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How can we prepare for the further decline of my mother's memory?

Answered by David Troxel

April 24, 2014

My 91-year-old mother has been living in the moment for the past six months, and now she is not remembering us being at her home, and forgetting the children. She lives in her own home, but we have someone with her for about four hours a day. We always spend time getting her up in the morning. How should we prepare for this next decline? What could be next? Thank you.

With a progressive illness like dementia, her forgetfulness will likely worsen.

I’m glad you have some help in her home now. Certainly one consideration is that she will likely need more in-home help or other services in the future. Have you looked at adding in-home hours, enrolling her in an adult day program or (eventually) in assisted living? Making a game plan for the future is very important.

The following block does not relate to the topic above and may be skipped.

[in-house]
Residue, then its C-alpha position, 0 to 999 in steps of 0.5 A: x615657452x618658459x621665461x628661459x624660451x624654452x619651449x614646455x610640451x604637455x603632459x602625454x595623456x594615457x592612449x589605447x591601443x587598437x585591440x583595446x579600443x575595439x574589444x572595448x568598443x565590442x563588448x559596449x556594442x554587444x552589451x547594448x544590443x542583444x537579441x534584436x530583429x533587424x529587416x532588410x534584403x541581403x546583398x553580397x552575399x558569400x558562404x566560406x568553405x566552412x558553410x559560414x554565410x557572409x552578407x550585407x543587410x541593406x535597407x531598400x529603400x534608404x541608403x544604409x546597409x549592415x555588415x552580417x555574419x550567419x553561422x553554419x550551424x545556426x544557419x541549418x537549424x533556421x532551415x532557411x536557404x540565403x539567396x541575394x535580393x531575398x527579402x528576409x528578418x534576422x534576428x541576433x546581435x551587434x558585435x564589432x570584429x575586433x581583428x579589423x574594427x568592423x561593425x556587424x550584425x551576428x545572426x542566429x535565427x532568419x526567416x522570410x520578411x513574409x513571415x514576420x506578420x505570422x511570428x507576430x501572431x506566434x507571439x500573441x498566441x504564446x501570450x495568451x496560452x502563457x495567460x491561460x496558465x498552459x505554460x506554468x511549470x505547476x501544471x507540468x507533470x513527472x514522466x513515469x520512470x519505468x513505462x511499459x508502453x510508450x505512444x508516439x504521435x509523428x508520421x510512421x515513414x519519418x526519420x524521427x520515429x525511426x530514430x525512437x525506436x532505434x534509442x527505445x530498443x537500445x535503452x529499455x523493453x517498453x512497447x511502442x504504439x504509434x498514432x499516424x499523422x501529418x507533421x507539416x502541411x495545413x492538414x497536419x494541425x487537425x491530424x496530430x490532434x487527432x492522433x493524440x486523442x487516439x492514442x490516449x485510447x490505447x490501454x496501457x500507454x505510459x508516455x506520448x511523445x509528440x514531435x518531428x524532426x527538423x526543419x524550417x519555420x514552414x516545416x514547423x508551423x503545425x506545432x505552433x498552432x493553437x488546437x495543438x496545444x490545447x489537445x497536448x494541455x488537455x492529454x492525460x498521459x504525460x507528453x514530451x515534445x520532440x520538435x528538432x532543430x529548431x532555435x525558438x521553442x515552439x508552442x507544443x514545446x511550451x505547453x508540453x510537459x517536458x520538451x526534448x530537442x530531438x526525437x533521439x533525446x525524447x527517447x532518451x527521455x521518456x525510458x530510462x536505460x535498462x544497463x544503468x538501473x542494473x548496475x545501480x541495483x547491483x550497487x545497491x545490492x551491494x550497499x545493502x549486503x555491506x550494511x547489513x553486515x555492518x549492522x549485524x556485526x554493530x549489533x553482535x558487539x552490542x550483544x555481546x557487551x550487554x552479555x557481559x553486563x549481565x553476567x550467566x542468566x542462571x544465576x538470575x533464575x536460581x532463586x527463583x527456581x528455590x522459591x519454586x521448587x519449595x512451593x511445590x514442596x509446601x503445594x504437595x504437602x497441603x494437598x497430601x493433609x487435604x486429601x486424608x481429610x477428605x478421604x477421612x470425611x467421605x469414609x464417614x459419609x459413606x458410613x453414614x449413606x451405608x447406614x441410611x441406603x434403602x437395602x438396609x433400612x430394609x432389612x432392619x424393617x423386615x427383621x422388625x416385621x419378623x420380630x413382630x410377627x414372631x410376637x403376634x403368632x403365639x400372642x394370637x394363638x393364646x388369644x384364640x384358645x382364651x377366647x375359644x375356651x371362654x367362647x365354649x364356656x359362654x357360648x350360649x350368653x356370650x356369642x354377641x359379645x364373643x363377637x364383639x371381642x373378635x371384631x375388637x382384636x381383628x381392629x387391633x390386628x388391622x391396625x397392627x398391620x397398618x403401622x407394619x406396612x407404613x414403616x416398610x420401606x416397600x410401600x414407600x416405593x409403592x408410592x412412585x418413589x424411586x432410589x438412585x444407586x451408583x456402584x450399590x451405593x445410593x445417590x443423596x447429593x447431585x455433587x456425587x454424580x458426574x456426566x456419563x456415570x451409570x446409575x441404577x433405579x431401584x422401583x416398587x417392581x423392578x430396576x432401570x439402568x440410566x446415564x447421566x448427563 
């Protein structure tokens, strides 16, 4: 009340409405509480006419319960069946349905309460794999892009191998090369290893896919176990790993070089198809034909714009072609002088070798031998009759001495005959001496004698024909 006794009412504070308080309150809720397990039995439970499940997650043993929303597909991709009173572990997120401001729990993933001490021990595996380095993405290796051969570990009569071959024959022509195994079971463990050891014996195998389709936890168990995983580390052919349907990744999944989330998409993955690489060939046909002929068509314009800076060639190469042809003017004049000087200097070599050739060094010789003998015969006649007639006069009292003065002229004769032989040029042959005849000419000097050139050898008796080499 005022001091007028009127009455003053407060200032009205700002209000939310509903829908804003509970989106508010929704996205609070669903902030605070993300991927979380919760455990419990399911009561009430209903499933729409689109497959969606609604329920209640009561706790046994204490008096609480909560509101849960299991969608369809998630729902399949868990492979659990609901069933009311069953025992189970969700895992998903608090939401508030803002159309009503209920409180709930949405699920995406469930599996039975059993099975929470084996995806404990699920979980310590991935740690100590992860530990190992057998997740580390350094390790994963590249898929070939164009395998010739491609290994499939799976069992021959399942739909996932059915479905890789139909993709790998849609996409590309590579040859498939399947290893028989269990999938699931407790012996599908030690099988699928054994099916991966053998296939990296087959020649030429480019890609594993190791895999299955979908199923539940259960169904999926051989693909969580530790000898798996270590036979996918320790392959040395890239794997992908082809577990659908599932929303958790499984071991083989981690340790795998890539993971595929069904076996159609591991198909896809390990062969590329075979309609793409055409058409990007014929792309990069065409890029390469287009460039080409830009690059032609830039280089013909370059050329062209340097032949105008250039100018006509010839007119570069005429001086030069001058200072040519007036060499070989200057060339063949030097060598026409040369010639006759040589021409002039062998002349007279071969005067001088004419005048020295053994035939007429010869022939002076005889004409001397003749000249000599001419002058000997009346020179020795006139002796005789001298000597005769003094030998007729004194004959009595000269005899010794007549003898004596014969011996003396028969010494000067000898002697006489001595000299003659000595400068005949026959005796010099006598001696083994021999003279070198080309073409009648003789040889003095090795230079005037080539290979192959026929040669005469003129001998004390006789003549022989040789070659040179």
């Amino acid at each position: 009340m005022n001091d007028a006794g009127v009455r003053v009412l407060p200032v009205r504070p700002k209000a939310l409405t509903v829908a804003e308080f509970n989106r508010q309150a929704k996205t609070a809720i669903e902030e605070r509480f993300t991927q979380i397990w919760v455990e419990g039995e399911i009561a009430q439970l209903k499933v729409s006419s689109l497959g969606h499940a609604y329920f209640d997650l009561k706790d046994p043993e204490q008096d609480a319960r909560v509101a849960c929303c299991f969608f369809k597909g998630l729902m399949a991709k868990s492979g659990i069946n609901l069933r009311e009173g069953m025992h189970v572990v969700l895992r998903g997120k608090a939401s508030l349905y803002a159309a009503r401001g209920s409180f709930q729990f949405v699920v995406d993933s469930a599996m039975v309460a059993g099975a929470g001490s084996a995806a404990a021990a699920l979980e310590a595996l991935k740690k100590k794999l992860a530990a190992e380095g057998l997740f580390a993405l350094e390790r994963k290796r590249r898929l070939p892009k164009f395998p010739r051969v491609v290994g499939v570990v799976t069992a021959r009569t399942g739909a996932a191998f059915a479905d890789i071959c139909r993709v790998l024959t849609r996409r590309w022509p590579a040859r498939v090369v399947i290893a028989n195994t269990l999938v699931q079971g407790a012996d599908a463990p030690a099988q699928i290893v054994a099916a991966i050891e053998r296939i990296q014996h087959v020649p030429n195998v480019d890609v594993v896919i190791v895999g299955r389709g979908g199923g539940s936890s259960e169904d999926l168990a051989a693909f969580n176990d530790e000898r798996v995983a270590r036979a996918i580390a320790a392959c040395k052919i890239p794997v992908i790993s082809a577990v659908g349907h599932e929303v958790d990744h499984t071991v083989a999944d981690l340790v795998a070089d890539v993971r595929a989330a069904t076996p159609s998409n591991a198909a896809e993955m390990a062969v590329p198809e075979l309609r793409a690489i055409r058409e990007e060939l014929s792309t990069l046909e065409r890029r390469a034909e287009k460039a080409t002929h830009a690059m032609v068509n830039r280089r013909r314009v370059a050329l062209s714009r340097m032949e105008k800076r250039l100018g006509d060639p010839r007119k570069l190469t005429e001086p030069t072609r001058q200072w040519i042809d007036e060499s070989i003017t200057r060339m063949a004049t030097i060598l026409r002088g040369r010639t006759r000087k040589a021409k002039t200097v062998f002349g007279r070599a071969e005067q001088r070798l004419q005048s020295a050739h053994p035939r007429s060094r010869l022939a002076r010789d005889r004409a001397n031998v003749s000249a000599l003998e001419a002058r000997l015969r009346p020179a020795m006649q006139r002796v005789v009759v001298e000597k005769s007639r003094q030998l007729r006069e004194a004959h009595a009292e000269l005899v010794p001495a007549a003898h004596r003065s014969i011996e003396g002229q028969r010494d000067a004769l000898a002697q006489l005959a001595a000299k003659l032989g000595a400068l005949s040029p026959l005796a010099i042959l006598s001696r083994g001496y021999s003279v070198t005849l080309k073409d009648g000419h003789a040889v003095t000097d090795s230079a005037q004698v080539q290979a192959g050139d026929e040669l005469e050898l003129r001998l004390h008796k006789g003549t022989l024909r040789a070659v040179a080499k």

You mention that your mother is living in the moment. Try to enjoy those moments with her. Take time to reminisce—she may recall childhood memories. Encourage her to exercise (Medicare may even cover a round of physical therapy). Enjoy music together (music and song lyrics are very effective even into the late stages of Alzheimer’s disease). Take time to enjoy the backyard or patio. Visit a local ice cream store (even if you eat in the car to keep it simple).

It sounds like you are doing a great job for your mother. Making a game plan for the next year or two will help you and your extended family better work together to provide her with the best possible quality of life.

Thoughts and stories from others

  1. May 1, 2014 at 11:40 pm
    Posted by Joyce Mace

    Facing a parent or partner with alzheimers is rough. You need to go see them more often or they will not remember you or your children. To reinforce their memory take them driving, ask them the name of the streets or places where you are to remind them. Put large calenders up and ask them the day of the wk, month, year. Make it interesting and do this almost daily. If they do not remember the names of the children, remind them of the names and to whom they belong. Ask them about things they did in the past and with whom but do not make a big thing if they don't know.

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